Is Donald Trump responsible for inciting violence? | The Tylt
Is Donald Trump responsible for inciting violence?
Trump and his administration was quick to denounce both the shooting and the shooter's mention of the president in his manifesto. As with previous acts of white supremacist violence—like the 2017 tragedy in Charlottesville during which the president claimed there were "very fine people on both sides"—the president has claimed white supremacy is not a growing problem. Rather, according to NBC News, the White House believes this was the act of unrelated individuals.
Mick Mulvaney, the president's acting chief of staff, visited the Sunday morning talk shows to discuss the violence in New Zealand, among other issues. NBC News reports Mulvaney took umbrage at the implication the president's behavior or language may in any way be related to the rise in nationalist and white supremacist violence around the globe.
On "Fox News Sunday," anchor Chris Wallace asked "to the degree that there's an issue with white supremacist, white nationalist, anti-Muslim bigotry in this country, and there is an issue with that, why not deliver a speech condemning it?"
"You've seen the president stand up for religious liberty, individual liberty," Mulvaney said. "The president is not a white supremacist. I'm not sure how many times we have to say that. And to simply ask the question, every time something like this happens overseas, or even domestically, to say, 'Oh, my goodness, it must somehow be the president's fault,' speaks to a politicization of everything that I think is undermining sort of the institutions that we have in the country today."
Days after the massacre, the president was still tweeting about the incident. Instead of condolences, however, the president tweeted his outrage at being tied in any way to the attack.
Experts who study racist groups and their actions are in agreement the president's language is emboldening racists in America and abroad. Per the Washington Post:
Trump regularly engages in both veiled incitement of violence and anti-Muslim bigotry with a kind of casual regularity that almost seems designed to lull us into desensitization. That this is losing the power to shock is bad enough. But that’s producing another terrible result: This desensitization leads us to spend too little time focused on the actual consequences these verbal degradations could be having.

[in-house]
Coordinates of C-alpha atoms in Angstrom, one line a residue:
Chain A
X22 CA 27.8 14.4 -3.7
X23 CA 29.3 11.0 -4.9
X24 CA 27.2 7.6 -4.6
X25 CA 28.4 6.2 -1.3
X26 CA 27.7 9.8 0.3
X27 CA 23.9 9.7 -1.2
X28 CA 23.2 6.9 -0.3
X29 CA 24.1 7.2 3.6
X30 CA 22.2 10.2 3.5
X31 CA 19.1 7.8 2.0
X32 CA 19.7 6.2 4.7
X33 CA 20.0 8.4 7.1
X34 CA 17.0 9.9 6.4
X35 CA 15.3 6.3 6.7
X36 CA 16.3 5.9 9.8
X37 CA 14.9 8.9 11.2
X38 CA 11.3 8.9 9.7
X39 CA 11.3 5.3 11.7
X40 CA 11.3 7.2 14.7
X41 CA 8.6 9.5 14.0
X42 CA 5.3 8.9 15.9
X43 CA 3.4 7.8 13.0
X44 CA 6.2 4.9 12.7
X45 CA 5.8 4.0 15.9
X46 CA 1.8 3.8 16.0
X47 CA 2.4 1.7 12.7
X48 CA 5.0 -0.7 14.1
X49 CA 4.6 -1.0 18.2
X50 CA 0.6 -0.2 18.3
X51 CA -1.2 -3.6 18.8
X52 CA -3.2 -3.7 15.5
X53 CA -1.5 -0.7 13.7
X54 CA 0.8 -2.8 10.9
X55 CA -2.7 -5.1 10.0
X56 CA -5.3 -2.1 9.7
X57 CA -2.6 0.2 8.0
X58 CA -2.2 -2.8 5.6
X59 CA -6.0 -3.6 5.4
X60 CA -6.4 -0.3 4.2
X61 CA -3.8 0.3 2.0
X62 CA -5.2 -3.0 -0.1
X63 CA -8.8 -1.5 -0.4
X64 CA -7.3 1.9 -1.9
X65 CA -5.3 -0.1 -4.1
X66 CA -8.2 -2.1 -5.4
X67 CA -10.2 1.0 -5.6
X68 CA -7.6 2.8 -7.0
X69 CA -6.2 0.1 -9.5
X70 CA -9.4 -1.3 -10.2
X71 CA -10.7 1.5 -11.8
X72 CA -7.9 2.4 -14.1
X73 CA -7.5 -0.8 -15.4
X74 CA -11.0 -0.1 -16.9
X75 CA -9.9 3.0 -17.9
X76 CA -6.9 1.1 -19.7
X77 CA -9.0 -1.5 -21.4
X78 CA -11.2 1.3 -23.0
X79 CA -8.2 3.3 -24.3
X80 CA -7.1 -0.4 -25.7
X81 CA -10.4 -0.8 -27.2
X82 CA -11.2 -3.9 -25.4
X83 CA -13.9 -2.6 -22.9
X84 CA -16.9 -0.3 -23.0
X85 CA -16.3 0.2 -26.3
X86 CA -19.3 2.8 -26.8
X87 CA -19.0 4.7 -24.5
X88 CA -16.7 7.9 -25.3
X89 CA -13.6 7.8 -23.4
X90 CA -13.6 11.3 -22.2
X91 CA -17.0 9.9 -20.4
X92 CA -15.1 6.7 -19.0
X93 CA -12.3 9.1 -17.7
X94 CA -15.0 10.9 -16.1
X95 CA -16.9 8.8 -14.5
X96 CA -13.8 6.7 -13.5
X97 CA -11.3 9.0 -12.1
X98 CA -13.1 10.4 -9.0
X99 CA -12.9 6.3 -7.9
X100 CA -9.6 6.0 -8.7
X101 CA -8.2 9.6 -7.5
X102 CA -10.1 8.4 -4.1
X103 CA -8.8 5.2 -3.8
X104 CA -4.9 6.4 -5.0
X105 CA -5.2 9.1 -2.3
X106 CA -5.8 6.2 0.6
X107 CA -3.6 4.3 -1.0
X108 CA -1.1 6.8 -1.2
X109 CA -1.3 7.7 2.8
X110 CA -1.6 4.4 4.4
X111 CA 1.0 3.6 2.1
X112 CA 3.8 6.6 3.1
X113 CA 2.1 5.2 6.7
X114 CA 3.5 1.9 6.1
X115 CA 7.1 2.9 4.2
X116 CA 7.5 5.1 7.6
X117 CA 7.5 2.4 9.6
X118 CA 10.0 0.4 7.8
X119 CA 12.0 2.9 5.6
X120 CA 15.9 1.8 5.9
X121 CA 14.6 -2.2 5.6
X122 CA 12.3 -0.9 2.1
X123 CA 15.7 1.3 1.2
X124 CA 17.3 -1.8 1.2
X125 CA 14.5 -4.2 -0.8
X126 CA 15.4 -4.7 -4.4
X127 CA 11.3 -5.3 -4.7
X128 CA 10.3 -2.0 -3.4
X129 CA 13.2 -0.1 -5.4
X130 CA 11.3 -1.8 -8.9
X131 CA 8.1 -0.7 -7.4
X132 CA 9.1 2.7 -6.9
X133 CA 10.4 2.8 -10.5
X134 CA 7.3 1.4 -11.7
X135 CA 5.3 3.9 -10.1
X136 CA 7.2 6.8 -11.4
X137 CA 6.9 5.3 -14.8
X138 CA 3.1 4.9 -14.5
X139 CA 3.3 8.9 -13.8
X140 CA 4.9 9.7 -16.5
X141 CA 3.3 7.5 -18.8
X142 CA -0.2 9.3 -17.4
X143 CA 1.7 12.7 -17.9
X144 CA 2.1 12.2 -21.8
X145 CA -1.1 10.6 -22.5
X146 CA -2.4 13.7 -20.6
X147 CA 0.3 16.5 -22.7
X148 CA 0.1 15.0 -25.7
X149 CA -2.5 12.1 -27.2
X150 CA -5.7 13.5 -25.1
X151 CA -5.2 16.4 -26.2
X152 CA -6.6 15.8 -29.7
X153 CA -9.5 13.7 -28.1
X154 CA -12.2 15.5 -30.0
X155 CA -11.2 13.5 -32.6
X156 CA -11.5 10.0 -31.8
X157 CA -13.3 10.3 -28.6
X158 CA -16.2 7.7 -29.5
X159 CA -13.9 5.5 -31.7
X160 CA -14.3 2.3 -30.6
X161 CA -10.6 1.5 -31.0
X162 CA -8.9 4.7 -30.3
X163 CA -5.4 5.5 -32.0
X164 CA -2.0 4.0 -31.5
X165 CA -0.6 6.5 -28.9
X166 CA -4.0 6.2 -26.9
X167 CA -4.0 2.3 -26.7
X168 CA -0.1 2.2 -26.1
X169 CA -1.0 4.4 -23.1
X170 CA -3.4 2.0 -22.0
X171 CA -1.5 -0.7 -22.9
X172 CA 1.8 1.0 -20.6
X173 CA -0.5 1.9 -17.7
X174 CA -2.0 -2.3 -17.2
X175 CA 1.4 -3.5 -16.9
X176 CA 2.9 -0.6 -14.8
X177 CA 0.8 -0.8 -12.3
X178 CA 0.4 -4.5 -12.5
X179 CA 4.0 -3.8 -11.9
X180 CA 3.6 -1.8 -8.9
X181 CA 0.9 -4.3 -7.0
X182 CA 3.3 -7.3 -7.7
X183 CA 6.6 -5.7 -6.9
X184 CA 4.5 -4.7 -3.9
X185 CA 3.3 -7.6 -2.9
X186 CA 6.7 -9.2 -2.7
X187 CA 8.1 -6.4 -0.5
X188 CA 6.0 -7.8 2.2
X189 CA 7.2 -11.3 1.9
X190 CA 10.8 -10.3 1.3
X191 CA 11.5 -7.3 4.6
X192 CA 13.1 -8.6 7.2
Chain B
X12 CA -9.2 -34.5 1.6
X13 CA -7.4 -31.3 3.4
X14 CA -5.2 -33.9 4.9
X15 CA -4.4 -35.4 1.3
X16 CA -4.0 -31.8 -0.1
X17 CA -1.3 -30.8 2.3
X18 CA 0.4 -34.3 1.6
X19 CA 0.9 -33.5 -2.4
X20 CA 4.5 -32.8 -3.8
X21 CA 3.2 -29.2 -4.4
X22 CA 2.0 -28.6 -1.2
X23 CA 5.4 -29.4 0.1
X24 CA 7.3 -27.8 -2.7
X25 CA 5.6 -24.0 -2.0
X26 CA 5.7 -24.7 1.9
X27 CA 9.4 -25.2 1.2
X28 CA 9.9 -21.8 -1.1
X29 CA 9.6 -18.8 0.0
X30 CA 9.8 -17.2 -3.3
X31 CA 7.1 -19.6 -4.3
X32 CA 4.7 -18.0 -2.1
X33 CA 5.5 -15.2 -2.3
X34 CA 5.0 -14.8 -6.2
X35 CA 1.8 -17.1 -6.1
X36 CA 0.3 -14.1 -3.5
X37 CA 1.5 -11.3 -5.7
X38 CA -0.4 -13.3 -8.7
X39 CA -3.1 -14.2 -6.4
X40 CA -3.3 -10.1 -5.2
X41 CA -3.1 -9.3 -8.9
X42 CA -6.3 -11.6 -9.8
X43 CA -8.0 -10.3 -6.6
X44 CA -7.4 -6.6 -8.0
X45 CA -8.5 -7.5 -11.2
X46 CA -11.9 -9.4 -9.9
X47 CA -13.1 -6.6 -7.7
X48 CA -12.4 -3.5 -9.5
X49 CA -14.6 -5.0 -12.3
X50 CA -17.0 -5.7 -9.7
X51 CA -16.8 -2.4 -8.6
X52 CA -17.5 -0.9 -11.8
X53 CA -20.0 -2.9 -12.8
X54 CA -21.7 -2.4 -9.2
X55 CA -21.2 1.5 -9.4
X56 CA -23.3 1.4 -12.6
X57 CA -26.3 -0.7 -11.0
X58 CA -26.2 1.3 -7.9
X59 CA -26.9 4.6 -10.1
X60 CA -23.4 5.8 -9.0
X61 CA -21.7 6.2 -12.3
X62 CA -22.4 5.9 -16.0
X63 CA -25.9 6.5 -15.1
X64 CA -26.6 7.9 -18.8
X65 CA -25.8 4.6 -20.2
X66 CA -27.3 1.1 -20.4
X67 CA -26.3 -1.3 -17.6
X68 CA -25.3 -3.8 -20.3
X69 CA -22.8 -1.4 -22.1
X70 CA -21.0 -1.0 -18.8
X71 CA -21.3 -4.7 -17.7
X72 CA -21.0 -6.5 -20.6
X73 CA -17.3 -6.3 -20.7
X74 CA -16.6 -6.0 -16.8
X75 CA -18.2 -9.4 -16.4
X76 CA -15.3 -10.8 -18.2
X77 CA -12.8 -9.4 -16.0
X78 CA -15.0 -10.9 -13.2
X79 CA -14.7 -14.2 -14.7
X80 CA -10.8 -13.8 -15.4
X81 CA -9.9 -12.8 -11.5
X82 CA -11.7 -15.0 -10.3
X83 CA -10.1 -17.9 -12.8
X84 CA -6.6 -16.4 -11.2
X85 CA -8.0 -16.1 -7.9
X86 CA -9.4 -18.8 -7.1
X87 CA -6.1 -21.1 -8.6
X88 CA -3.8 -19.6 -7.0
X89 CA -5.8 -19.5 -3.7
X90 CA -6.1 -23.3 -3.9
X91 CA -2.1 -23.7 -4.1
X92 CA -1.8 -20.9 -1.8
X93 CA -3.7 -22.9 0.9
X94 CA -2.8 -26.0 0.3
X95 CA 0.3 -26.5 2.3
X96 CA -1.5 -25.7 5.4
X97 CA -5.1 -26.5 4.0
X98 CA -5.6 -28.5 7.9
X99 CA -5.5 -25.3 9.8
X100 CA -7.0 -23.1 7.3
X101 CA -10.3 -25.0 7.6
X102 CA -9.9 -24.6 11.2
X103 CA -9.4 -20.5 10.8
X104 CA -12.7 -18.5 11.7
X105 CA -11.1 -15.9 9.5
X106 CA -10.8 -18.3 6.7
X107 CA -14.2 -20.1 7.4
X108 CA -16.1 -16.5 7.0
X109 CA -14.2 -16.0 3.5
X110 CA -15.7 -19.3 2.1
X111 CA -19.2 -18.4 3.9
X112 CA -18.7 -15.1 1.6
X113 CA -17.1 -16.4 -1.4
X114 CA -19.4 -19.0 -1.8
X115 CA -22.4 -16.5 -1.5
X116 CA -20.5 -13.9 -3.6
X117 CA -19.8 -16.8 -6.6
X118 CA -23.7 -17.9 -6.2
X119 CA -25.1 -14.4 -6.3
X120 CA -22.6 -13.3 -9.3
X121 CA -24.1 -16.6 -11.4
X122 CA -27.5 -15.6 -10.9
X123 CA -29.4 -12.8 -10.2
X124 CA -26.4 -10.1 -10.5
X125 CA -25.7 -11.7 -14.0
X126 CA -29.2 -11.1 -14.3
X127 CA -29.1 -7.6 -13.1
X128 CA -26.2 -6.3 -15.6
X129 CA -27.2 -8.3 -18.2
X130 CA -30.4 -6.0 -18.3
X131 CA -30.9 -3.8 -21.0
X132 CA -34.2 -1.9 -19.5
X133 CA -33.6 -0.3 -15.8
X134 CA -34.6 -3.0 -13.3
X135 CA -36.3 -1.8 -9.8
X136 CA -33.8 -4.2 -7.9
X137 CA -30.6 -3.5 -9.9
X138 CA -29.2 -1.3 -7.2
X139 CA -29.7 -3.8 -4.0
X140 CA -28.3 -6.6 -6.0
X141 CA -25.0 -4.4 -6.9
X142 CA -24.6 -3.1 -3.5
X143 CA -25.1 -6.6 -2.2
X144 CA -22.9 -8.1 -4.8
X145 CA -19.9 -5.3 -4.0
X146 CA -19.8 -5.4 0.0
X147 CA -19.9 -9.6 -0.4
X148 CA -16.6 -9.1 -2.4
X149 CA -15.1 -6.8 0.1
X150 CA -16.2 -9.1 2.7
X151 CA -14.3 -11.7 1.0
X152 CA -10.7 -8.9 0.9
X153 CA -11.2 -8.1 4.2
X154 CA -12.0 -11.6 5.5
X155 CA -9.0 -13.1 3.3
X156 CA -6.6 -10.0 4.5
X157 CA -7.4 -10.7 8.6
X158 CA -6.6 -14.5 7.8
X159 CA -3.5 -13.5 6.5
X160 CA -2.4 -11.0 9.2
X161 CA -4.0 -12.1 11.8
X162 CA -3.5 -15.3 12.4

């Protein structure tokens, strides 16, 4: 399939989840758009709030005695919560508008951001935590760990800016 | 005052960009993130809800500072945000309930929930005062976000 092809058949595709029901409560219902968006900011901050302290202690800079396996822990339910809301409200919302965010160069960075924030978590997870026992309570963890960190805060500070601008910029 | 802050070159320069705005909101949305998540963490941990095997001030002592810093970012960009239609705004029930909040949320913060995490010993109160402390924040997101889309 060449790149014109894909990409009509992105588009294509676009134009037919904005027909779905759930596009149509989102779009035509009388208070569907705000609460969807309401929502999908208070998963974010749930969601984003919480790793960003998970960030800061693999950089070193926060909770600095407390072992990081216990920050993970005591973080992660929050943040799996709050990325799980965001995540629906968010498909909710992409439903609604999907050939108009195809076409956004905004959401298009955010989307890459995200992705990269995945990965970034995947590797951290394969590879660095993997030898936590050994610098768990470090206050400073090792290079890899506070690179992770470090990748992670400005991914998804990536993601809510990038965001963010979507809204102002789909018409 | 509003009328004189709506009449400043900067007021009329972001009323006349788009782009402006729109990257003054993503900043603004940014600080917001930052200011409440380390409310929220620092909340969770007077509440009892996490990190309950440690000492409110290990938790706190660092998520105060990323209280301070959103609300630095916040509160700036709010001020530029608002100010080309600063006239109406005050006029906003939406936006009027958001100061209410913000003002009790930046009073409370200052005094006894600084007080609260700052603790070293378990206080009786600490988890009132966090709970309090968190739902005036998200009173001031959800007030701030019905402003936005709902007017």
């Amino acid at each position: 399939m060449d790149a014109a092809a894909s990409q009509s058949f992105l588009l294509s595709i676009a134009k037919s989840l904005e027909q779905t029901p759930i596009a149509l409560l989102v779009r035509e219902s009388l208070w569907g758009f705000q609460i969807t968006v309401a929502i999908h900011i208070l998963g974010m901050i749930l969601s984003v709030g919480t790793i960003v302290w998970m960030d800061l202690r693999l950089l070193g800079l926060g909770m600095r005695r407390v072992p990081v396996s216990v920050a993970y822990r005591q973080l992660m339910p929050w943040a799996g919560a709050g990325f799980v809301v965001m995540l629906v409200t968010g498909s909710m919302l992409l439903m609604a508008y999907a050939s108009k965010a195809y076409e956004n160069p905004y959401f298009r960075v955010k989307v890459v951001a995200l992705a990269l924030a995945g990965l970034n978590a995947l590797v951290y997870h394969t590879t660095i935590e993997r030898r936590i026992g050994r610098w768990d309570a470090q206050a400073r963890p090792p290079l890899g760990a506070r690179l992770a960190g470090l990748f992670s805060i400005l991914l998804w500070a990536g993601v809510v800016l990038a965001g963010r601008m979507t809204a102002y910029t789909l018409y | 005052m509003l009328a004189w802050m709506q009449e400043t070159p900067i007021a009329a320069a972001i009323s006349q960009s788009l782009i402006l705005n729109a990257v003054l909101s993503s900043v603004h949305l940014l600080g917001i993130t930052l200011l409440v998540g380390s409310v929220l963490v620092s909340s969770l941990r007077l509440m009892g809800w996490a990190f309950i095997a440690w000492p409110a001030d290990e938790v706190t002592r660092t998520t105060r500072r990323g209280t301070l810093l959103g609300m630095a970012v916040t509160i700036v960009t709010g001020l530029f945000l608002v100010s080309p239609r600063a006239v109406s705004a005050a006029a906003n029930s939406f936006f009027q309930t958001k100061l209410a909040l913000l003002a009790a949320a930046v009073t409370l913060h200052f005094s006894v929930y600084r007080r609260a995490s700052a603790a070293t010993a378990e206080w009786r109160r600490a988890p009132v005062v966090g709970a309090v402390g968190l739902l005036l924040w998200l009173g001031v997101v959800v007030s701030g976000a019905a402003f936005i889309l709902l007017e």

...Robert McKenzie, a former counterterrorism adviser at the State Department, currently tracks white nationalist and white supremacist group activity online for the New America Foundation. He says he regularly sees clear evidence that Trump’s rhetoric energizes this activity.
“Trump at times fans the flames of anti-Muslim sentiment, and at other times, he’s an arsonist of anti-Muslim sentiment,” McKenzie said. “The rhetoric is absolutely resonating and connecting with white supremacist and white nationalist groups, who are over the moon to hear him use such language.”
After the massacre in New Zealand, many politicians called the president out on his behavior. According to Politico, Sen. Tim Kaine made was unequivocal in his belief that the president's language was actively encouraging violent acts.
“The president uses language often that’s very similar to the language used by these bigots and racists,” Kaine said. “And if he’s not going to call it out then other leaders have to do more to call it out and I certainly will.”
“I think the president is using language that emboldens them. He’s not creating them. They’re out there,” Kaine said, adding, “That kind of language from the person who probably has the loudest microphone on the planet Earth is hurtful and dangerous and it tends to incite violence.”
In an Oval Office interview days before the attack, the president told the ultra-conservative website Breitbart News, "I have the tough people, but they don’t play it tough — until they go to a certain point, and then it would be very bad, very bad.” He also listed his supporters—including the military, police and "Bikers for Trump." While the statement was vague, many, including New York Times columnist David Leonhardt took it as yet another veiled threat of violence by the president. Leonhardt stopped short of saying such language was directly responsible for violence, he did say the president's language has emboldened white supremacists.
This wasn’t the first time Trump had mused about violence, of course. He has talked about “Second Amendment people” preventing the appointment of liberal judges. He’s encouraged police officers to bang suspects’ heads against car roofs. He has suggested his supporters “knock the hell” out of hecklers. At a rally shortly before 2018 Election Day, he went on a similar riff about Bikers for Trump and the military.
...But they do matter. The president’s continued encouragement of violence — and of white nationalism — is part of the reason that white-nationalist violence is increasing. Funny how that works.
...Drawing a direct line from the purveyors of hateful rhetoric to any specific hate crime is usually impossible. And it’s usually a mistake to try. The motive for these crimes — be it in New Zealand last week or Pittsburgh last year — is typically a stew of mental illness, personal anger and mixed-up ideology. Trump doesn’t deserve to be blamed for any specific crime. But he does deserve blame for the trend.